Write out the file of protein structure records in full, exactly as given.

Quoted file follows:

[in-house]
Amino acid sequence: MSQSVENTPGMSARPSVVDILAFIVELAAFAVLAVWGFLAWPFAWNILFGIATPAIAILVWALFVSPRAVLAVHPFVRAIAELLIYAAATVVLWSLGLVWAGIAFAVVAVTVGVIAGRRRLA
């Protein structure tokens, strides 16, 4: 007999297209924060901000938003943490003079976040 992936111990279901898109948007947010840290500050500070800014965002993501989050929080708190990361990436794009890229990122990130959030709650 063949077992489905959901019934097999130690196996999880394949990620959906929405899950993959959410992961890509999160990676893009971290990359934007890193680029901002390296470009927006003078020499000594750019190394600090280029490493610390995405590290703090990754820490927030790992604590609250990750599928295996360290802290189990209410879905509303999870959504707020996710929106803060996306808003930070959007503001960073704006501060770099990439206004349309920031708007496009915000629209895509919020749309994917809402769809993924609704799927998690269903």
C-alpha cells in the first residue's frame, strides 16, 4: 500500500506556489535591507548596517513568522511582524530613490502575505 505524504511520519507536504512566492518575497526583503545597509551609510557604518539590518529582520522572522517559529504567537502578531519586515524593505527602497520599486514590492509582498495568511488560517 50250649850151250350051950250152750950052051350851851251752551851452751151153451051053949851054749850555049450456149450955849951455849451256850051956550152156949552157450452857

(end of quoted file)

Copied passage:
[in-house]
Amino acid sequence: MSQSVENTPGMSARPSVVDILAFIVELAAFAVLAVWGFLAWPFAWNILFGIATPAIAILVWALFVSPRAVLAVHPFVRAIAELLIYAAATVVLWSLGLVWAGIAFAVVAVTVGVIAGRRRLA
């Protein structure tokens, strides 16, 4: 007999297209924060901000938003943490003079976040 992936111990279901898109948007947010840290500050500070800014965002993501989050929080708190990361990436794009890229990122990130959030709650 063949077992489905959901019934097999130690196996999880394949990620959906929405899950993959959410992961890509999160990676893009971290990359934007890193680029901002390296470009927006003078020499000594750019190394600090280029490493610390995405590290703090990754820490927030790992604590609250990750599928295996360290802290189990209410879905509303999870959504707020996710929106803060996306808003930070959007503001960073704006501060770099990439206004349309920031708007496009915000629209895509919020749309994917809402769809993924609704799927998690269903």
C-alpha cells in the first residue's frame, strides 16, 4: 500500500506556489535591507548596517513568522511582524530613490502575505 505524504511520519507536504512566492518575497526583503545597509551609510557604518539590518529582520522572522517559529504567537502578531519586515524593505527602497520599486514590492509582498495568511488560517 50250649850151250350051950250152750950052051350851851251752551851452751151153451051053949851054749850555049450456149450955849951455849451256850051956550152156949552157450452857